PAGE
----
Enzymatic Pretreatment of Sugar Beet Pulp for Ethanol Production
Much work has been done in the past two decades on the conversion of cellulosic biomass to ethanol. Interest in this field has increased tremendously in recent years because of concerns over oil prices, energy security, and the environmental impacts of fossil fuel use. Ethanol production from agricultural residues including sugar beet pulp can reduce the economic, political, and environmental impacts of petroleum use while strengthening rural economies. The majority of cellulosic ethanol studies have focused on the use of feedstocks such as corn stover, wheat straw, switchgrass, or hybrid poplar wood chips. In comparison with sugar beets, these feedstocks may have greater potential for ethanol production on a national scale but beet pulp has potential economic advantages that have yet to be fully explored. Because of the unique composition of beet pulp, it does not require the expensive thermochemical pretreatment common for other feedstocks. In addition, the resource is available at sugar processing plants and requires no additional harvest, storage, or transportation. These benefits may make beet pulp ethanol production both feasible and important on a regional basis.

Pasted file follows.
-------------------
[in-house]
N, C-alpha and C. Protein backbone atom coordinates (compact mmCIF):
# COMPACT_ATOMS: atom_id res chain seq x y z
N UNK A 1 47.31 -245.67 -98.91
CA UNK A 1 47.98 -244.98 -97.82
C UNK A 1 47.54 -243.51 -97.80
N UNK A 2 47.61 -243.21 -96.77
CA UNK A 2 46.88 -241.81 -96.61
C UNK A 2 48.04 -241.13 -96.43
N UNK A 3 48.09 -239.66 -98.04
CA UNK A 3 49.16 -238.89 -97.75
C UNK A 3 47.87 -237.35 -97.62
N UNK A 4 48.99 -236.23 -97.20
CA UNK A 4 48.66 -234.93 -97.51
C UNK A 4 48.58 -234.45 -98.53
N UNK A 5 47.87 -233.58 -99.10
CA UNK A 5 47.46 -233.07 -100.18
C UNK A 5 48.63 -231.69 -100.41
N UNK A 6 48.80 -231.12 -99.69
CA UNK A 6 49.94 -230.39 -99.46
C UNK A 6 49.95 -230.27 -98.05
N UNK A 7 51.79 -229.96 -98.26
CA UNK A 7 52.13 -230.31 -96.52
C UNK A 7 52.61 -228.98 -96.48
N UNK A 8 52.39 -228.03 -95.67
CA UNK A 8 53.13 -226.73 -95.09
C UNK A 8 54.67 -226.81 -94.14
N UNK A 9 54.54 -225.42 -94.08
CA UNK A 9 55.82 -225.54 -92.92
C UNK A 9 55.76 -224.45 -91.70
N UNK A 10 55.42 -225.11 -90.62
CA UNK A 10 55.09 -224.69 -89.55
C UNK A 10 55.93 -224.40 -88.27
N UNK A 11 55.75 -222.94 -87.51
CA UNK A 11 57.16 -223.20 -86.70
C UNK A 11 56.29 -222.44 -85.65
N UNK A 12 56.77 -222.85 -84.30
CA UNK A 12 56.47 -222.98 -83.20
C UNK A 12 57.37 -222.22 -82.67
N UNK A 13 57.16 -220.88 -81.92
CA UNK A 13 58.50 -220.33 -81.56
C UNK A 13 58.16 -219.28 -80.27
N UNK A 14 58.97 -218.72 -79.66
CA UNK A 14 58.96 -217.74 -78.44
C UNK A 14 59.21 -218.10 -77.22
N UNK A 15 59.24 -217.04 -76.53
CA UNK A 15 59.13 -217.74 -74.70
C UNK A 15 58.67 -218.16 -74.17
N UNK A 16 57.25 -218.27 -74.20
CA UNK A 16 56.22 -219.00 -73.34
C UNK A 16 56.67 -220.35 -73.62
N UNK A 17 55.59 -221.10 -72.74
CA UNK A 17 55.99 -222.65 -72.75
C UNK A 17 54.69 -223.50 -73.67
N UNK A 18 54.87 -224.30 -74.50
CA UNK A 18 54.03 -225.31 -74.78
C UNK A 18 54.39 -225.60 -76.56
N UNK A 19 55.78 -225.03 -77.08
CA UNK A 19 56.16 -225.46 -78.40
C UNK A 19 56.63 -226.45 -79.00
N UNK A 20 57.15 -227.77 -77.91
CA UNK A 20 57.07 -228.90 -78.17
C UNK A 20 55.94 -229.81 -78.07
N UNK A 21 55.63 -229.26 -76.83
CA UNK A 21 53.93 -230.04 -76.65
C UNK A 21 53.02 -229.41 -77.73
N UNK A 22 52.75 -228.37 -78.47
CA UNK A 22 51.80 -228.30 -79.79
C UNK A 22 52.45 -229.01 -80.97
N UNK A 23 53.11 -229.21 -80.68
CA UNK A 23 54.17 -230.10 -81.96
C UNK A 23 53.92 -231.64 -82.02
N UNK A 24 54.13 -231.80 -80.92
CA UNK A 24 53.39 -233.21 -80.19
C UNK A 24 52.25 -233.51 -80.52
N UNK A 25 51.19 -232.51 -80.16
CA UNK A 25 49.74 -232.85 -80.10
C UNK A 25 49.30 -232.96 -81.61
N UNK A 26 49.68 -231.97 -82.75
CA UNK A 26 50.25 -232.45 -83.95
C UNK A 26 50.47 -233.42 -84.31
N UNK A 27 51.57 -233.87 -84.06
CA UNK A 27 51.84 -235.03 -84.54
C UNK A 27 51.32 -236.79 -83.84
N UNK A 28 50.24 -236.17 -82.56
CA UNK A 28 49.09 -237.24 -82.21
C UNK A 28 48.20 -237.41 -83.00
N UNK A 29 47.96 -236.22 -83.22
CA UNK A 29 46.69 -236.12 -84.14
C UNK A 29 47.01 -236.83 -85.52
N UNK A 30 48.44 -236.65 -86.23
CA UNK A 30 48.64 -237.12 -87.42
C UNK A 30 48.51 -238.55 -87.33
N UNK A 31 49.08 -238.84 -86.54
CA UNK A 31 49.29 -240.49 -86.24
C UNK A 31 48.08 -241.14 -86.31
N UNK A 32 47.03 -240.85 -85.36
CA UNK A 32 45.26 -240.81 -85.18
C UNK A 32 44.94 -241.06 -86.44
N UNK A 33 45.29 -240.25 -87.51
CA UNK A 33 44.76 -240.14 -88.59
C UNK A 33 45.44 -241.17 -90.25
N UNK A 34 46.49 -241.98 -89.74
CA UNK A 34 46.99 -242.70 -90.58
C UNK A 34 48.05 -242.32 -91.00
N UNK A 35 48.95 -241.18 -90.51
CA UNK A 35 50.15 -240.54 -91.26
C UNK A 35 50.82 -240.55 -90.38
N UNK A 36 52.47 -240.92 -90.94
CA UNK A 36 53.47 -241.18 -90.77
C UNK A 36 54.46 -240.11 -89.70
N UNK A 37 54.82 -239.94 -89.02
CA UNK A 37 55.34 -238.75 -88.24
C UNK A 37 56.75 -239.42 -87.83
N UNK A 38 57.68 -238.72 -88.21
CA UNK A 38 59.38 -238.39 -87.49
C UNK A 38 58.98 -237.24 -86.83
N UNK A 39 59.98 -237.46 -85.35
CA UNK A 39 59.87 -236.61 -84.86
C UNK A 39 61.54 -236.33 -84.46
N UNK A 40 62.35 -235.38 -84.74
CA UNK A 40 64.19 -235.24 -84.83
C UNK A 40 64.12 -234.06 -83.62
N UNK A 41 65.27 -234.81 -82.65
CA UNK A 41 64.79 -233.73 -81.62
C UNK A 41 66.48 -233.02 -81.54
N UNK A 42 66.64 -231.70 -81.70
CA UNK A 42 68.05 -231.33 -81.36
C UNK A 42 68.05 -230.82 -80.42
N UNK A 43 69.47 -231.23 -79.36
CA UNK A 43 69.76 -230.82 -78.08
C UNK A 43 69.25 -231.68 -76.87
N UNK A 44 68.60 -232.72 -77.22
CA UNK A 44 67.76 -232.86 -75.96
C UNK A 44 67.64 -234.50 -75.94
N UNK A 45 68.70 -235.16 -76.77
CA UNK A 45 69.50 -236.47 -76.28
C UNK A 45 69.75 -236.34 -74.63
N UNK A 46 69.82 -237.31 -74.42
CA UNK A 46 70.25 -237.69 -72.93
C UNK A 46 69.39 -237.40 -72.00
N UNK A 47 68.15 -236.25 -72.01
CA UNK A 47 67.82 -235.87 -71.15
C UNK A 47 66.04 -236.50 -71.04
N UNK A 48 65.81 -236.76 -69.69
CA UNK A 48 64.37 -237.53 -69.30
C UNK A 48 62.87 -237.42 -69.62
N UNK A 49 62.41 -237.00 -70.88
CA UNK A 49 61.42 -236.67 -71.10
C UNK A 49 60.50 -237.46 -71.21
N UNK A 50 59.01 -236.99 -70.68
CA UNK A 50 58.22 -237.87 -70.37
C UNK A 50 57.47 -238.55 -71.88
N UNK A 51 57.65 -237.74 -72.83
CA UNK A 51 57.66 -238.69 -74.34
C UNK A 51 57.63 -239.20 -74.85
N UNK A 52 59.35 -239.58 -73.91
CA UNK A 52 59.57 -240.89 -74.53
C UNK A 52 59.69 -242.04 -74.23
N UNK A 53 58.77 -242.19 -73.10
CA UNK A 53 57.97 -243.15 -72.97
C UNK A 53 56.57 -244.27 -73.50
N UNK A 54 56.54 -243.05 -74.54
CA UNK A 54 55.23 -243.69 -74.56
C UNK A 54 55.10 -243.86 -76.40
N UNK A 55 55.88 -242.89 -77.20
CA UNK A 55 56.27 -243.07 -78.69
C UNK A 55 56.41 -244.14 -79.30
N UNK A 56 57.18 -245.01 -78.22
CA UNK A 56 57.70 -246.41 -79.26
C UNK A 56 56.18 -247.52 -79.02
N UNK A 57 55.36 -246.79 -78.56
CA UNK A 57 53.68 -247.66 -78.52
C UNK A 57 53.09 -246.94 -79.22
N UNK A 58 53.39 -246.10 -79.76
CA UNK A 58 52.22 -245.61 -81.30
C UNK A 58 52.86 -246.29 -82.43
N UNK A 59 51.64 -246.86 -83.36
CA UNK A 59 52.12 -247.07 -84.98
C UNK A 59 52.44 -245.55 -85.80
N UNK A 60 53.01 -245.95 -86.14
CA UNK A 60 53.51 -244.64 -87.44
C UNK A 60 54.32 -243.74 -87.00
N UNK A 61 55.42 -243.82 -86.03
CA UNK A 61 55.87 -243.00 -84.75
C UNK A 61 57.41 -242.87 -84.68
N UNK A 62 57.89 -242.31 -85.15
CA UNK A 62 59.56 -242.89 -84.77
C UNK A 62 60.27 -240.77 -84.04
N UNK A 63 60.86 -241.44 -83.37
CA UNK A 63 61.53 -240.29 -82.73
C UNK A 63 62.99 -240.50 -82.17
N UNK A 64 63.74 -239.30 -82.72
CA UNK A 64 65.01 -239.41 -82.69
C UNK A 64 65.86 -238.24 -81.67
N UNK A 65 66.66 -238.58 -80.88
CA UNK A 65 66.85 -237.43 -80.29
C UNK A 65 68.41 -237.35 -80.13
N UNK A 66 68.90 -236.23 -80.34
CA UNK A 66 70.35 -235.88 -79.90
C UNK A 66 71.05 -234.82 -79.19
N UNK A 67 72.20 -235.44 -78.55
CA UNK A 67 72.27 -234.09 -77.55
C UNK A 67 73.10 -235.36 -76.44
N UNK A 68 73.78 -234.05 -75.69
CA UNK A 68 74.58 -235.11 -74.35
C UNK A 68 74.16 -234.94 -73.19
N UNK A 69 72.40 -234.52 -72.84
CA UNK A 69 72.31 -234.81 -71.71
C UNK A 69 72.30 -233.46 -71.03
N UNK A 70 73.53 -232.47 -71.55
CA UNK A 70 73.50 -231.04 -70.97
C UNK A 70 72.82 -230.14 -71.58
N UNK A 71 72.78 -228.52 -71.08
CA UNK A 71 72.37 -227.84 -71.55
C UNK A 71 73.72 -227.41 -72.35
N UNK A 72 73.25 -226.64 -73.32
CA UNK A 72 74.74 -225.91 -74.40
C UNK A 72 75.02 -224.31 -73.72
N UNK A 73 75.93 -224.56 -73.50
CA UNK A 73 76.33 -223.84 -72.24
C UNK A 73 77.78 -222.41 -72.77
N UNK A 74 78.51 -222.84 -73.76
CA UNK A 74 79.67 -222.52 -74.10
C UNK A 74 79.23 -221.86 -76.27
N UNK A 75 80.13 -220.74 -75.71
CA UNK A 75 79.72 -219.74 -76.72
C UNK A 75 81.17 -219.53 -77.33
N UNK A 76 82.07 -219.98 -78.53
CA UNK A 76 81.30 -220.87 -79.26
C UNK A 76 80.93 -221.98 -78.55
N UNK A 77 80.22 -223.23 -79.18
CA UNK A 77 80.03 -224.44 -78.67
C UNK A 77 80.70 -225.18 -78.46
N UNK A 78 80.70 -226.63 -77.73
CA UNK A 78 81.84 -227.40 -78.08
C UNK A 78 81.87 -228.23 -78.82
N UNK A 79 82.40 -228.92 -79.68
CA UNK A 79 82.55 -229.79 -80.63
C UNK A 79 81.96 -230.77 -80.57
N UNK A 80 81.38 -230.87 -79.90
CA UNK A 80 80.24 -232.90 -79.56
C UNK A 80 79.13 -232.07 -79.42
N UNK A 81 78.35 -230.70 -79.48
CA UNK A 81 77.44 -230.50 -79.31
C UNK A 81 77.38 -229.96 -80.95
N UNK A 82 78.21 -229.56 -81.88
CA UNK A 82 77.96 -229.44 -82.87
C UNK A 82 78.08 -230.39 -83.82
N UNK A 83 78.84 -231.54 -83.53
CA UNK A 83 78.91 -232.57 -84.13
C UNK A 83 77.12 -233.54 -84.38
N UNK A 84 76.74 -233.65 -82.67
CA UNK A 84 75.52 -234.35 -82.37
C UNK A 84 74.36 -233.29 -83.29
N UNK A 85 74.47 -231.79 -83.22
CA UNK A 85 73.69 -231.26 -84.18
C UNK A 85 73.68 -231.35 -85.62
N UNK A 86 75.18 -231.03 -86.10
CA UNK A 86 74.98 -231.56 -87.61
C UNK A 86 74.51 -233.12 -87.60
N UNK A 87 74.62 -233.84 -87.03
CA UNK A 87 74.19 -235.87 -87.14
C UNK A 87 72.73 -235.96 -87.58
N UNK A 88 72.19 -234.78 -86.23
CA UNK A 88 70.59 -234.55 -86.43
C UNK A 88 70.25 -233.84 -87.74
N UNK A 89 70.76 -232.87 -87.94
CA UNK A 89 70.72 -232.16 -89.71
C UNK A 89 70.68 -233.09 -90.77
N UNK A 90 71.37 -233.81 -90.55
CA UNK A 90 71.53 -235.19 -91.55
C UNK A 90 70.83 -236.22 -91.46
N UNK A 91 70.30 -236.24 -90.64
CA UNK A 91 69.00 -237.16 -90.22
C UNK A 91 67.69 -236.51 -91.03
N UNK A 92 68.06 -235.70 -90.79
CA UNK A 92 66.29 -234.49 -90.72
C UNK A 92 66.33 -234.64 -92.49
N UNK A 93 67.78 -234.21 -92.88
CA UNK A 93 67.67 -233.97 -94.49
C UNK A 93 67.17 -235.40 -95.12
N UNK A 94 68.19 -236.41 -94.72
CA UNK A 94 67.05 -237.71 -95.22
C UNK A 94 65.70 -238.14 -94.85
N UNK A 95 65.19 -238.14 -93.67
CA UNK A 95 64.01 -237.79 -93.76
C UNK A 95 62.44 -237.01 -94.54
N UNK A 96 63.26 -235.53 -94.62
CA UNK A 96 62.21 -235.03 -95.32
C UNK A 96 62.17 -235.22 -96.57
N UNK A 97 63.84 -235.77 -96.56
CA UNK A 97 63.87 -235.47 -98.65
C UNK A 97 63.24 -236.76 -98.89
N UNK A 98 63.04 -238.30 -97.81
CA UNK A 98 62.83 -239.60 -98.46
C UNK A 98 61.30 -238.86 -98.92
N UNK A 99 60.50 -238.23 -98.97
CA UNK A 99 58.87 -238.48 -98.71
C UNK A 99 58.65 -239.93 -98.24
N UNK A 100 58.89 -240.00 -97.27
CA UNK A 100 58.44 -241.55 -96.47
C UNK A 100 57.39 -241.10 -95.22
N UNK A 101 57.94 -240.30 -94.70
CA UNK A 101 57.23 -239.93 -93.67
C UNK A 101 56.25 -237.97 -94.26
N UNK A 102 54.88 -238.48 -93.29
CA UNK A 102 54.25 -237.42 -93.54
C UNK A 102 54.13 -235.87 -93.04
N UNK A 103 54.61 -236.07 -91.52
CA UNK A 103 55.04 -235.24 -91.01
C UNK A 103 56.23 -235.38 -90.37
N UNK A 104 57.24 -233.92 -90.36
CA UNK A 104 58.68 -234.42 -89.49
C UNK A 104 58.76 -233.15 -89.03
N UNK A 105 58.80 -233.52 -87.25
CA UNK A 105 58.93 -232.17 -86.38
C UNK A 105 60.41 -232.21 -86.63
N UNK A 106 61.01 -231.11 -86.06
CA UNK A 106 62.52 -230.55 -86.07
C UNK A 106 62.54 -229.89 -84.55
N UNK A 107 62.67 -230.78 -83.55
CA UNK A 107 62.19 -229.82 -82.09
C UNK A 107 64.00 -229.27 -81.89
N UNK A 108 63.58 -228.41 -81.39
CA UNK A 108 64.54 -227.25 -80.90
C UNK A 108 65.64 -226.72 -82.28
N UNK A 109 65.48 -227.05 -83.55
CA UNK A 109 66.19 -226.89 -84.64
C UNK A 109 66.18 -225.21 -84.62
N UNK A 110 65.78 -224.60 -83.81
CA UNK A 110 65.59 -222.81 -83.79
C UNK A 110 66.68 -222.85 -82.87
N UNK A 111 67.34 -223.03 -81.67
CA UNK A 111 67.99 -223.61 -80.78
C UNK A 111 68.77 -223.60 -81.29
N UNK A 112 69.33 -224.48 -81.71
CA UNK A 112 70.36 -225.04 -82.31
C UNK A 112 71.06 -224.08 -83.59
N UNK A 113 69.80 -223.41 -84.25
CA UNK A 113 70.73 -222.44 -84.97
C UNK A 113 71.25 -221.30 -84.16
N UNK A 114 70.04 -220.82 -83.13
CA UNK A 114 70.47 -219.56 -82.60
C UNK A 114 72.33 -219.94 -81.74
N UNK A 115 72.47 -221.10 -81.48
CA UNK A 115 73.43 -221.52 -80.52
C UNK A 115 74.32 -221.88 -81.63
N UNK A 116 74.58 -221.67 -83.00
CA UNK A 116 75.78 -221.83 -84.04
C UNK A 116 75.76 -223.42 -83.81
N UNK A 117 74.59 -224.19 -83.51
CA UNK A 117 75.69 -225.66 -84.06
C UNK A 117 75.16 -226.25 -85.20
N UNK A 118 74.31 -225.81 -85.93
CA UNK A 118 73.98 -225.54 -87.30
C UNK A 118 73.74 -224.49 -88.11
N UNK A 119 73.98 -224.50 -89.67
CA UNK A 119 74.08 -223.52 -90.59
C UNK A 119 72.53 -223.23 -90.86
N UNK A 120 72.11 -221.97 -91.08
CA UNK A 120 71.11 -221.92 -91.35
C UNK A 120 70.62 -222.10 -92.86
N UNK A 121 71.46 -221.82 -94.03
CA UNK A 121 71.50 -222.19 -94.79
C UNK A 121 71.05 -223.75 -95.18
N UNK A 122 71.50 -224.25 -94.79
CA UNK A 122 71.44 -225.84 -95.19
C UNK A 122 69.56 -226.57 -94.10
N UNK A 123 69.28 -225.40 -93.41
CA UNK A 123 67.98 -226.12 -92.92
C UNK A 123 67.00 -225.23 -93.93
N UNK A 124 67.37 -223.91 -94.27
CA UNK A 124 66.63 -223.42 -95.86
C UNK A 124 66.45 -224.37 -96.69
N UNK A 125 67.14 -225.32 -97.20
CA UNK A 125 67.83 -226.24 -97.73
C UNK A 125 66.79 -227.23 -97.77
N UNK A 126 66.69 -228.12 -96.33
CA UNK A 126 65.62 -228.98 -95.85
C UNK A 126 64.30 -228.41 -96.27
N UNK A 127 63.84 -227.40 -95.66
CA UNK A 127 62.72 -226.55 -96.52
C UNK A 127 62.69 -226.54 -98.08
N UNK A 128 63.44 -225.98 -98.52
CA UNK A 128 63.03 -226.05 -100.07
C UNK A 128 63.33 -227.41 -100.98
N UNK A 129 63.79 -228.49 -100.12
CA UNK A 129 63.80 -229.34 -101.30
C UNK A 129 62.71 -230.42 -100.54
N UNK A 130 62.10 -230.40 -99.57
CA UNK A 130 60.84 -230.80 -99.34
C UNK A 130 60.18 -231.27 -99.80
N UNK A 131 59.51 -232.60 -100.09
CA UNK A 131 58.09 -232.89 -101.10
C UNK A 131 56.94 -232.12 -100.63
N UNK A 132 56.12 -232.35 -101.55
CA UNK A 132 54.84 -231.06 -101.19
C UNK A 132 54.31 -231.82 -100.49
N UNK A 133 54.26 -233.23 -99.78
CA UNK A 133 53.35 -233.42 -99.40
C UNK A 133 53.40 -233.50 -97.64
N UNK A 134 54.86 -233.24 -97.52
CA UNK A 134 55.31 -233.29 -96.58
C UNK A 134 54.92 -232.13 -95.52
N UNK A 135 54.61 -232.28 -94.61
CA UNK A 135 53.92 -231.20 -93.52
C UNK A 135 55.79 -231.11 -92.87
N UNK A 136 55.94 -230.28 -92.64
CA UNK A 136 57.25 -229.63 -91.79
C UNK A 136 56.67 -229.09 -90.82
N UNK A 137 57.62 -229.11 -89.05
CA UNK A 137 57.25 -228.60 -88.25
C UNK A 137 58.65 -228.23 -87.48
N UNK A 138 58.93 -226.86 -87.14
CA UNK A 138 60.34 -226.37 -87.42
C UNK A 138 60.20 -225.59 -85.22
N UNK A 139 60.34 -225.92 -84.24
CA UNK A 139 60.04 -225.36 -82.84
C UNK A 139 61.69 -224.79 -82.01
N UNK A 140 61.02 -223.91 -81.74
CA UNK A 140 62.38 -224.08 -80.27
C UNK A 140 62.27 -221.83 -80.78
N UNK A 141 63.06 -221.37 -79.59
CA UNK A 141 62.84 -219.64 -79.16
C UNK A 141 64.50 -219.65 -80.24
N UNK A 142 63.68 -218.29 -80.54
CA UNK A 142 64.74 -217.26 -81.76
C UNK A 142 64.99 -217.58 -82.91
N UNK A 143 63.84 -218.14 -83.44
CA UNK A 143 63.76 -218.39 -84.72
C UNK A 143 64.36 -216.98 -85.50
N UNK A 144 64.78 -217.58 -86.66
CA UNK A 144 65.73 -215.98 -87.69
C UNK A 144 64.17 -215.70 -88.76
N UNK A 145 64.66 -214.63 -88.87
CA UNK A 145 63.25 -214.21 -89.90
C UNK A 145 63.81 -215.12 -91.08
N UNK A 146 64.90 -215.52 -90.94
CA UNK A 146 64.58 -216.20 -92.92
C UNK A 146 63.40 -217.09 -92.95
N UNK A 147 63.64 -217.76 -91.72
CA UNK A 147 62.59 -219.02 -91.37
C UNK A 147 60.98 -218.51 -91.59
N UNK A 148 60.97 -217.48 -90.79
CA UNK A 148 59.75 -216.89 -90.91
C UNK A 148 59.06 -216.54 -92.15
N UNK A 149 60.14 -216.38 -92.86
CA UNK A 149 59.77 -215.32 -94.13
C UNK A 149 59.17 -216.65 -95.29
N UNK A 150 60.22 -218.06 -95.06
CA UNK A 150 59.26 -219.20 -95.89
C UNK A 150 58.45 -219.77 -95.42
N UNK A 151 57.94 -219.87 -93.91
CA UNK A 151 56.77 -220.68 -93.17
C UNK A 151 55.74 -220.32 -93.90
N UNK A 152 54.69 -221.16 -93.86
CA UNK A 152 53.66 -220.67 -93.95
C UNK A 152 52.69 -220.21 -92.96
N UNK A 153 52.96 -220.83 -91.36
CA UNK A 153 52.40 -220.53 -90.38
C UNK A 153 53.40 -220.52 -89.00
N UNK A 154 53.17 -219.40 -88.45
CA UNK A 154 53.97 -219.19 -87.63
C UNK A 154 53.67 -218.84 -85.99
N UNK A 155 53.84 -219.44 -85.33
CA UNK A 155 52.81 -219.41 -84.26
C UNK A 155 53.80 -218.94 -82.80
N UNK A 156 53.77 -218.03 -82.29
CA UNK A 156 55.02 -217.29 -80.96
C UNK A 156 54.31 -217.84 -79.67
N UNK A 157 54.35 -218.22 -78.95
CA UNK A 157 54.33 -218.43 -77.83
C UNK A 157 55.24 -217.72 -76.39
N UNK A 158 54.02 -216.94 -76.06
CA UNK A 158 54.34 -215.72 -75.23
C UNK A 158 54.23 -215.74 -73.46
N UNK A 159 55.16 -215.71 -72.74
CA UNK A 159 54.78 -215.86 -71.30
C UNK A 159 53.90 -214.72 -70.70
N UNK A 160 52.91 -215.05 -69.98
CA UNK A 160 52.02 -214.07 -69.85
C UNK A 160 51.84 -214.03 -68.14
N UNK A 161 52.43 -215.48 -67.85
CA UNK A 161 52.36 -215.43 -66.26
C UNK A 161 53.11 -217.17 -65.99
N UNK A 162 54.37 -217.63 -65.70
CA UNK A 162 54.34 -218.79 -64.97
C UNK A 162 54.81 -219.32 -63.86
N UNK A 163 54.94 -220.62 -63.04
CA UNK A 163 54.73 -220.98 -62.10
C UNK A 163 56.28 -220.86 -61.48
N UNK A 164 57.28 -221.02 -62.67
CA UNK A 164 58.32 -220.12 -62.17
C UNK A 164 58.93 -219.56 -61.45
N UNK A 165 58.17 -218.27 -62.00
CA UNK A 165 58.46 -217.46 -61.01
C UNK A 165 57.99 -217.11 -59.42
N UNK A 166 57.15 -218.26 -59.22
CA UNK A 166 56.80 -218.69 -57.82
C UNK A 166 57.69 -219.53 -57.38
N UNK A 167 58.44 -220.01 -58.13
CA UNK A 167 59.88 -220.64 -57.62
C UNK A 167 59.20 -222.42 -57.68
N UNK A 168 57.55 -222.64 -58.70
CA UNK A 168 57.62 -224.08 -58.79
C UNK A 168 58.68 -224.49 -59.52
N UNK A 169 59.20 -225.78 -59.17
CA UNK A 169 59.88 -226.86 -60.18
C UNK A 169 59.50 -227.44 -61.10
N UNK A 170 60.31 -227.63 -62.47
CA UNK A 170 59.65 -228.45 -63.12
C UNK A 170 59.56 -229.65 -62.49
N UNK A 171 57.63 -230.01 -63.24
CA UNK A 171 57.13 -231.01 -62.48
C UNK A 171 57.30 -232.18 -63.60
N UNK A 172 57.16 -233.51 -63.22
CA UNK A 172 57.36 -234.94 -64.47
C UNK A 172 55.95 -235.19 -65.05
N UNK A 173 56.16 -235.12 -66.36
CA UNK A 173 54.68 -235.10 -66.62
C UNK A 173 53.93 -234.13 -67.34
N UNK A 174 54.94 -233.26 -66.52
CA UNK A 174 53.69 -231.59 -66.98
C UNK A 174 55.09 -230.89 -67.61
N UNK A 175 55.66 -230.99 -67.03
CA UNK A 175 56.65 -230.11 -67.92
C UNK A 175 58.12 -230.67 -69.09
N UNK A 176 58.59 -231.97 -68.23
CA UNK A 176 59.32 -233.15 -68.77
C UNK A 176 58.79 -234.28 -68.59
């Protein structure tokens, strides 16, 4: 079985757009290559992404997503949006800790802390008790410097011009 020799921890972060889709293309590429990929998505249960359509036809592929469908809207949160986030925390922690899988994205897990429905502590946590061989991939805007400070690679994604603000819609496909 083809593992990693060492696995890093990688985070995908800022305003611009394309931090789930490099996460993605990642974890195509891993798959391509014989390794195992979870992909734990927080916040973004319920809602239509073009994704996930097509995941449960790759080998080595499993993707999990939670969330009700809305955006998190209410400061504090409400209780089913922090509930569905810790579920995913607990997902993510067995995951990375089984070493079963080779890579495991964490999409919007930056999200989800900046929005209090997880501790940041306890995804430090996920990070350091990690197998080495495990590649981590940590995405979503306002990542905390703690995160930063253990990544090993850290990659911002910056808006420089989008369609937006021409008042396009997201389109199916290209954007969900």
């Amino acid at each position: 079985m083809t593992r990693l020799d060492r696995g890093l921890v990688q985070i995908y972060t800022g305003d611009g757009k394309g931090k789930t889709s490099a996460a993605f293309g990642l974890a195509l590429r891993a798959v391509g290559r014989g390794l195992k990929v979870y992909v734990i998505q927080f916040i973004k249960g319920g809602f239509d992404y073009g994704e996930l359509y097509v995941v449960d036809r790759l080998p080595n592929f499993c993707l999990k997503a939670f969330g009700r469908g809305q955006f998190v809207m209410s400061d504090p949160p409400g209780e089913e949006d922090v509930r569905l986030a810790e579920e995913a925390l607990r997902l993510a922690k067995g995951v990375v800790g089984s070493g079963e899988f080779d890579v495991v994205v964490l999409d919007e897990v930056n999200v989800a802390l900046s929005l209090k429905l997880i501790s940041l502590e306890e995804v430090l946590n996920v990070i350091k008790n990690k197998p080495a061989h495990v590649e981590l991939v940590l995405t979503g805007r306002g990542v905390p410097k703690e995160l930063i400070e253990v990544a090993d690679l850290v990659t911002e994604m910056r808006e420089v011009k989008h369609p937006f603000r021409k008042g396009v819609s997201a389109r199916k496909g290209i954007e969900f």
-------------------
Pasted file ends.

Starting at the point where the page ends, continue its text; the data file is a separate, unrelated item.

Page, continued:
Sugarbeet pulp hydrolyzes to a complex mixture of sugars including glucose, arabinose, and galacturonic acid. We are using a recombinant bacterium, E. coli KO11, and a conventional yeast, Saccharomyces cerevisiae, to ferment this mixture of sugars to maximize ethanol yields and titers. Pulp is hydrolyzed with conventional pectinase and cellulase enzymes and fermented sequentially with the two organisms or in parallel after partial hydrolysis. Maximizing solids loading rates will be a key factor in maximizing ethanol concentrations.
Major Results and Conclusions
We have been able to effectively convert all sugars present in beet pulp hydrolyzate to ethanol. Maximum sugar yields (g sugar/g pulp) occur with solid loading rates of 10% while sugar concentrations (g/L) continue to increase with loading rates as high as 16%. We are using rates of 12% which have give a slightly lower yield but significantly higher sugar, and therefore ethanol, concentrations.